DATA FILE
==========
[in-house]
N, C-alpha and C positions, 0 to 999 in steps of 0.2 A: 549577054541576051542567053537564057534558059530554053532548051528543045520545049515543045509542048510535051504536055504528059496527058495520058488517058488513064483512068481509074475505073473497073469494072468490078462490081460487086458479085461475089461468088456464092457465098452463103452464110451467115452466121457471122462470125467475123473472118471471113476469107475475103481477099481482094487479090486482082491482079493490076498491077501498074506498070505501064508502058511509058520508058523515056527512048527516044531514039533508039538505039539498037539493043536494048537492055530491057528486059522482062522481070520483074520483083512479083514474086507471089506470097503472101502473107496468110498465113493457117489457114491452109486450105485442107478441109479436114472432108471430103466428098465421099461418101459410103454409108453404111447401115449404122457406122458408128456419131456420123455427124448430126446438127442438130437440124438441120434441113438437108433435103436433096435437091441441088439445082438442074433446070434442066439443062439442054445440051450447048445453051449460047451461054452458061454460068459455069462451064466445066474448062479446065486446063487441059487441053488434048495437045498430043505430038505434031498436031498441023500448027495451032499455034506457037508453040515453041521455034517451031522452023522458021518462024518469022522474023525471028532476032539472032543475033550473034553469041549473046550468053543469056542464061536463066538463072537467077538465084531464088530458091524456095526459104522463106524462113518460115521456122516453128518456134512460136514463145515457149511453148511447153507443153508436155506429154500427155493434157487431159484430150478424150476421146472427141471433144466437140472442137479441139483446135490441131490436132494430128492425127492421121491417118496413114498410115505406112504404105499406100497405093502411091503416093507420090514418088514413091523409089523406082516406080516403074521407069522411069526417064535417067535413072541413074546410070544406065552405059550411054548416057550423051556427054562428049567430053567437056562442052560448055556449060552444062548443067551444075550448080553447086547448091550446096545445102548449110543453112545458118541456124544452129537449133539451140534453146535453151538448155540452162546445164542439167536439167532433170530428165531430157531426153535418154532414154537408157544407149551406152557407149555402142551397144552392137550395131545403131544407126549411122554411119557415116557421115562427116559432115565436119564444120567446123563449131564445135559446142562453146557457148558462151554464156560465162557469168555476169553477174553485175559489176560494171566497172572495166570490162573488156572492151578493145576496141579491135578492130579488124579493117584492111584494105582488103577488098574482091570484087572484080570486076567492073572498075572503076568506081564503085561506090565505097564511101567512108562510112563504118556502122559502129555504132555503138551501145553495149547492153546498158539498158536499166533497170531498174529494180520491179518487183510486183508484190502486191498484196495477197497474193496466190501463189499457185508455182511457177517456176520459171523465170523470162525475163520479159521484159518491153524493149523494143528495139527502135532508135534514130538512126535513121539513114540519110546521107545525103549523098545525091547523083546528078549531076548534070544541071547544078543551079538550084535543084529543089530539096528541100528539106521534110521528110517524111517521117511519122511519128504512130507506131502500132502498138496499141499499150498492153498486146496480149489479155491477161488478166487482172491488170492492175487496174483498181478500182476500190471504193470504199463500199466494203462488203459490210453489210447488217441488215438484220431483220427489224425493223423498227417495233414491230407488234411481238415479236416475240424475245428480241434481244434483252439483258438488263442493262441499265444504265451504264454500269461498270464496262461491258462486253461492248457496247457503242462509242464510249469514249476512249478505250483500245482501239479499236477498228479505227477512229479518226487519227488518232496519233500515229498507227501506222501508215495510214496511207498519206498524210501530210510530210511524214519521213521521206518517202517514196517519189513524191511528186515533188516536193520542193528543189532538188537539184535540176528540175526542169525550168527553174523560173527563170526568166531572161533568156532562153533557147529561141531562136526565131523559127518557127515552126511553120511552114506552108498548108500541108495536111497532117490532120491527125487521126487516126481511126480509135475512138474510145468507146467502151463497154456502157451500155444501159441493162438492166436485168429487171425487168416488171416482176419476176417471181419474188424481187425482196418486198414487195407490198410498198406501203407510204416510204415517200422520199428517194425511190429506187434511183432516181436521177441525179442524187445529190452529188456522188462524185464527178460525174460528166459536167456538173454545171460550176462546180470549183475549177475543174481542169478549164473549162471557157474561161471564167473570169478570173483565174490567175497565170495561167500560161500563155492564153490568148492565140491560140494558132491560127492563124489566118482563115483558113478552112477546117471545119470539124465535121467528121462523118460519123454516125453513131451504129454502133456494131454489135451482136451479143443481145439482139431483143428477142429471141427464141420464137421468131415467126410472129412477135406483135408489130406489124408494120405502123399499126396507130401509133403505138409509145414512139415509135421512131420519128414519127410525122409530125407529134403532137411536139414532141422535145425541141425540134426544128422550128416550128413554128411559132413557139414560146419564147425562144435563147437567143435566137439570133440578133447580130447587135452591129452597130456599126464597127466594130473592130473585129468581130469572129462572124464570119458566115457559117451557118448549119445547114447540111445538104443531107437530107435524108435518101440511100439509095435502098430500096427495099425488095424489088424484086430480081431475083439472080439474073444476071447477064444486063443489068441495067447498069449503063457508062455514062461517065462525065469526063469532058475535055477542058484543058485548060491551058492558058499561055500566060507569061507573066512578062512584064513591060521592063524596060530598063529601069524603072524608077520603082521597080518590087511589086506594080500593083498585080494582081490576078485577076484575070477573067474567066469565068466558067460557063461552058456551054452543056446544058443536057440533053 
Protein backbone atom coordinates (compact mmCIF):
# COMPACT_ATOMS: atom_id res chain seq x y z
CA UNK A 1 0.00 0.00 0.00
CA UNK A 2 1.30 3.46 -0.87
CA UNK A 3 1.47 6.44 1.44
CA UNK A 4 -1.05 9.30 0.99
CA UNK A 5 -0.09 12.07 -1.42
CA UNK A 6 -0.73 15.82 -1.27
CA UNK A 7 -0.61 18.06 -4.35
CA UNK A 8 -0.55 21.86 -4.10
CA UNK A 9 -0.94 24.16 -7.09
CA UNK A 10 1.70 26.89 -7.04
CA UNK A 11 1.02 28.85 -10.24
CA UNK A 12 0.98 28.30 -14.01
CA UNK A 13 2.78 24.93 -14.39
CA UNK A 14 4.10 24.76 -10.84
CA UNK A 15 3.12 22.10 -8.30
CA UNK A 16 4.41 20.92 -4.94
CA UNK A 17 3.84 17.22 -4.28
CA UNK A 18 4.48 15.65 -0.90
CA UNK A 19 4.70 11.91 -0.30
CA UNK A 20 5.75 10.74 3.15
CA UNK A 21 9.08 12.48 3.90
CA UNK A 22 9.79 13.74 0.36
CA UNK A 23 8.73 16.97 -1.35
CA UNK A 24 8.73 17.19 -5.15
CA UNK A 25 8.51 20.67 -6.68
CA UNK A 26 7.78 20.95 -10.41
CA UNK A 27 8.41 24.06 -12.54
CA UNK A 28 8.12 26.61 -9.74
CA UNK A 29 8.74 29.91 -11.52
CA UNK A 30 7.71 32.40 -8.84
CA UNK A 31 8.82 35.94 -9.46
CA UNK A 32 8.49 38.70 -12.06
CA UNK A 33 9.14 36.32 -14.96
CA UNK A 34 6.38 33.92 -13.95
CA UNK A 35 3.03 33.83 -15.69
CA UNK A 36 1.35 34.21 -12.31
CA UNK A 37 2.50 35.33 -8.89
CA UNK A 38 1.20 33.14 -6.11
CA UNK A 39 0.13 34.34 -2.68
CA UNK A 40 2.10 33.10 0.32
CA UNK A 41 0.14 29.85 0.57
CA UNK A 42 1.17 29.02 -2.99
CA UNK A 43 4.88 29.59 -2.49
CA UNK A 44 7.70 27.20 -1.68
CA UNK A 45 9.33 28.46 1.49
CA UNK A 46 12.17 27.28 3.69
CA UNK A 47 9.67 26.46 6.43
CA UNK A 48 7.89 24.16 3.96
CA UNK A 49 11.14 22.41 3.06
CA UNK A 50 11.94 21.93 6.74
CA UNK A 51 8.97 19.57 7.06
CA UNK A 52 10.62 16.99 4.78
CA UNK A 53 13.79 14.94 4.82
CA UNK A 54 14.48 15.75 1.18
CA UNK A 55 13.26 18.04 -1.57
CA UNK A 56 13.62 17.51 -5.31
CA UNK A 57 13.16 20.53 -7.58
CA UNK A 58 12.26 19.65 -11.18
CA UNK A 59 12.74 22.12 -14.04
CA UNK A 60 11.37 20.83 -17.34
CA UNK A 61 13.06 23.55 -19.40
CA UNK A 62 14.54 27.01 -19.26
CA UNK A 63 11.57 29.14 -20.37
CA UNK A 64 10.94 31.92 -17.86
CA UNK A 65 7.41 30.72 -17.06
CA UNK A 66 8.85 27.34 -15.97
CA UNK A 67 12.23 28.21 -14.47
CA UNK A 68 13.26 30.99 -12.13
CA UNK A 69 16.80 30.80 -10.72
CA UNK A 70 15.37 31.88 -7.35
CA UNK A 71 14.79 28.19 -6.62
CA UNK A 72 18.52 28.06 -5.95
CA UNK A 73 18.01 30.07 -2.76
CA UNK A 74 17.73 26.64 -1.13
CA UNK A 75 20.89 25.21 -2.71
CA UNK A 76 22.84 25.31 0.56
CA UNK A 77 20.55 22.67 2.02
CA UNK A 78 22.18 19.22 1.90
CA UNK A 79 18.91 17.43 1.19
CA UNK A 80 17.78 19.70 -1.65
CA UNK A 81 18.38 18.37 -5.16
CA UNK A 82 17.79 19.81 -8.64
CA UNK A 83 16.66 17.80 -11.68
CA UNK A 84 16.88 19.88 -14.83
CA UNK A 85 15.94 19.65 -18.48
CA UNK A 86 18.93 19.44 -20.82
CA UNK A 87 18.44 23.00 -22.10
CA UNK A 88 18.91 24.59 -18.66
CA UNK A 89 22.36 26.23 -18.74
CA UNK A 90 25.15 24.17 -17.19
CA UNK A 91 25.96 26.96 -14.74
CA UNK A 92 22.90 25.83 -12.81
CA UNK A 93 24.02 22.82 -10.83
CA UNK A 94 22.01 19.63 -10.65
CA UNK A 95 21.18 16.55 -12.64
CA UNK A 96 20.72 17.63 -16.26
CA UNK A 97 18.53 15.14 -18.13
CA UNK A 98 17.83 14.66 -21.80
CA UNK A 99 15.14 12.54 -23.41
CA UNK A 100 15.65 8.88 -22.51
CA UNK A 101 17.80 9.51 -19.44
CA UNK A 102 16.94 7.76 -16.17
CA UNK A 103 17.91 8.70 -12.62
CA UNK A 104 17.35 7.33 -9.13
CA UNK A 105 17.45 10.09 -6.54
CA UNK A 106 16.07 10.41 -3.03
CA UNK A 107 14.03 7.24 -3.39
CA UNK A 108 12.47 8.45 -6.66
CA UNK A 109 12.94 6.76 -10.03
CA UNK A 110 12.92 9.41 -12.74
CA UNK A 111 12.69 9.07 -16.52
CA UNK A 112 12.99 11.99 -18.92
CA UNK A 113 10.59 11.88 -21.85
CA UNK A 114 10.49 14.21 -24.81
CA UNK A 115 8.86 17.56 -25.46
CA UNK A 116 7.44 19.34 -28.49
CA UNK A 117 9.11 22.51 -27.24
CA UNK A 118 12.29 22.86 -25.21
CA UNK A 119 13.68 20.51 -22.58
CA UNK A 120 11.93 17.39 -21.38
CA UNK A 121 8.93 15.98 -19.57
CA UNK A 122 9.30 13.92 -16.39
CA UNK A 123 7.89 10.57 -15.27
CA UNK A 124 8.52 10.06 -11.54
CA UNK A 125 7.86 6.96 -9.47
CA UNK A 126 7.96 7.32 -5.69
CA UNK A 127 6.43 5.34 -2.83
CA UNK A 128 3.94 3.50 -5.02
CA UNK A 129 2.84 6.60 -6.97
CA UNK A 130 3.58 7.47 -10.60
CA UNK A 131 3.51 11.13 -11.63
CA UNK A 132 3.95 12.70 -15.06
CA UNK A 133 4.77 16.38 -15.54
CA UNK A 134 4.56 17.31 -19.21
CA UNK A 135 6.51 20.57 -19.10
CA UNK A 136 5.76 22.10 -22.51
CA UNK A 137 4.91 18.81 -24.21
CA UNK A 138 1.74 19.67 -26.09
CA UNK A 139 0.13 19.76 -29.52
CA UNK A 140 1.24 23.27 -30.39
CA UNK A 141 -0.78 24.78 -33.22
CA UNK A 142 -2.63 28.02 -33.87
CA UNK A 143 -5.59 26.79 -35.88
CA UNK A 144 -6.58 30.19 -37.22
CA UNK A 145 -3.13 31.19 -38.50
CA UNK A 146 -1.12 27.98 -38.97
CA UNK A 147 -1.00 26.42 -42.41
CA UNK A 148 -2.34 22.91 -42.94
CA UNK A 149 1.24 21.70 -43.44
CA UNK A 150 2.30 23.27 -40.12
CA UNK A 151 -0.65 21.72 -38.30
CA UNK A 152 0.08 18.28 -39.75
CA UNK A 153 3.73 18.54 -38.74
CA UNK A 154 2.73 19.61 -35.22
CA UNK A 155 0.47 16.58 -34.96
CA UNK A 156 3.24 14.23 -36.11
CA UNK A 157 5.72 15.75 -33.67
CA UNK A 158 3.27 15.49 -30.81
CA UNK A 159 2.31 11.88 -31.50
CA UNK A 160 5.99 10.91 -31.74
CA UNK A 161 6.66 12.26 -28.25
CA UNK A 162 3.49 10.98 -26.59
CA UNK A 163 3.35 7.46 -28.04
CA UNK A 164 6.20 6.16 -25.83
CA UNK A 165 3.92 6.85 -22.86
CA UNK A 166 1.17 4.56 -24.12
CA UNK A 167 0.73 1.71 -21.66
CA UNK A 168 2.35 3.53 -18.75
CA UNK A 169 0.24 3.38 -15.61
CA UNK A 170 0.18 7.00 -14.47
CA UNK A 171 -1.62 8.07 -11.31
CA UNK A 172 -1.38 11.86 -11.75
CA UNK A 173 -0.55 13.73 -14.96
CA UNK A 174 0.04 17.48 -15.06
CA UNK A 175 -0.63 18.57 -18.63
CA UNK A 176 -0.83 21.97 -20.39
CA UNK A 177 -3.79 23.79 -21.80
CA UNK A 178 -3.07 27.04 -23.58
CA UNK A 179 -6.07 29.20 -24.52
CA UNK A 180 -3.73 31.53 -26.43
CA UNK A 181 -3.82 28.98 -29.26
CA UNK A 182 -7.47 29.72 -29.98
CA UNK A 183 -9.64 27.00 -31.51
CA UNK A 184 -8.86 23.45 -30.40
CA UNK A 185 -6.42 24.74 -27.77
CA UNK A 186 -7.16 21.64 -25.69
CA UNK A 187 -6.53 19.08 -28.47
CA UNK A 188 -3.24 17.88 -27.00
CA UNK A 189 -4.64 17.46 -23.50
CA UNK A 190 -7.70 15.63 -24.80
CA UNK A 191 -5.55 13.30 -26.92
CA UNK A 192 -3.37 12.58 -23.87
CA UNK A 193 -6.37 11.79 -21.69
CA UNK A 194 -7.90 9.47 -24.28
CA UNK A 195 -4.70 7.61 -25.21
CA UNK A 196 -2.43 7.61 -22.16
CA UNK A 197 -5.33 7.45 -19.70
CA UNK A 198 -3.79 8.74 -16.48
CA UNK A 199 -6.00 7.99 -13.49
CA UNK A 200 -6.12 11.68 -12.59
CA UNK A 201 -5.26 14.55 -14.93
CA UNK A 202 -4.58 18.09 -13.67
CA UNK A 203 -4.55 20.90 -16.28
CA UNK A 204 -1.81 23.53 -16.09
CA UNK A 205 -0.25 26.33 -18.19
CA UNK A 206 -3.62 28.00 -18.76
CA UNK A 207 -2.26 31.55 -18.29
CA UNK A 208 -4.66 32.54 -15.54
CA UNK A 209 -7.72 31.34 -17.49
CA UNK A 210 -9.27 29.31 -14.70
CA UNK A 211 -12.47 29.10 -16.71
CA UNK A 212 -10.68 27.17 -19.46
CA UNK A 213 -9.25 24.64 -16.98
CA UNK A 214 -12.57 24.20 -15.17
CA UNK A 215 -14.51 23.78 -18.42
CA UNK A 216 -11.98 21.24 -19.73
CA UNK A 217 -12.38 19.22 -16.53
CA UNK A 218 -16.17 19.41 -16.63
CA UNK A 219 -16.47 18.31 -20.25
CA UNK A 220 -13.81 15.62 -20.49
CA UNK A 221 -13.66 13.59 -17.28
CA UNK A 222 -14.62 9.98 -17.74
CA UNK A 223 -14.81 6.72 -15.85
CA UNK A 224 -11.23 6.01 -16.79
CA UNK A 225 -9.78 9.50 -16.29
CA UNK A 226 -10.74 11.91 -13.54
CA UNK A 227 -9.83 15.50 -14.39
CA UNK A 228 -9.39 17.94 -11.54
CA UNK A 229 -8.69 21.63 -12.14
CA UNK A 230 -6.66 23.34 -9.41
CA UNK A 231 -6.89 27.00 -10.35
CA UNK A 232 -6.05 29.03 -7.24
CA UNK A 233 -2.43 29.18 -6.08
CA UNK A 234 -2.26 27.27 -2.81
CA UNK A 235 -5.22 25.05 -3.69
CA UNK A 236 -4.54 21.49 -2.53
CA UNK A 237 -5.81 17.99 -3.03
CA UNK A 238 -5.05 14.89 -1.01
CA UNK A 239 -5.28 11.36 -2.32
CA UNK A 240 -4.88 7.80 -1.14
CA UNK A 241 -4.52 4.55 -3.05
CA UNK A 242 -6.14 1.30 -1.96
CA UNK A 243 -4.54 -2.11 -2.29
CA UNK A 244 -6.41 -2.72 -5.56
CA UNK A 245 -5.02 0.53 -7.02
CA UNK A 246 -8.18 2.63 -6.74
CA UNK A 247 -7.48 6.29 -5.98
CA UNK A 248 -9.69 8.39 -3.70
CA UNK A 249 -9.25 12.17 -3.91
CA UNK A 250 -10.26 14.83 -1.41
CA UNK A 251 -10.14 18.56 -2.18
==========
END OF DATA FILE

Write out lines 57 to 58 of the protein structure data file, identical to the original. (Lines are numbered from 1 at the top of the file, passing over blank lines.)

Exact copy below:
CA UNK A 53 13.79 14.94 4.82
CA UNK A 54 14.48 15.75 1.18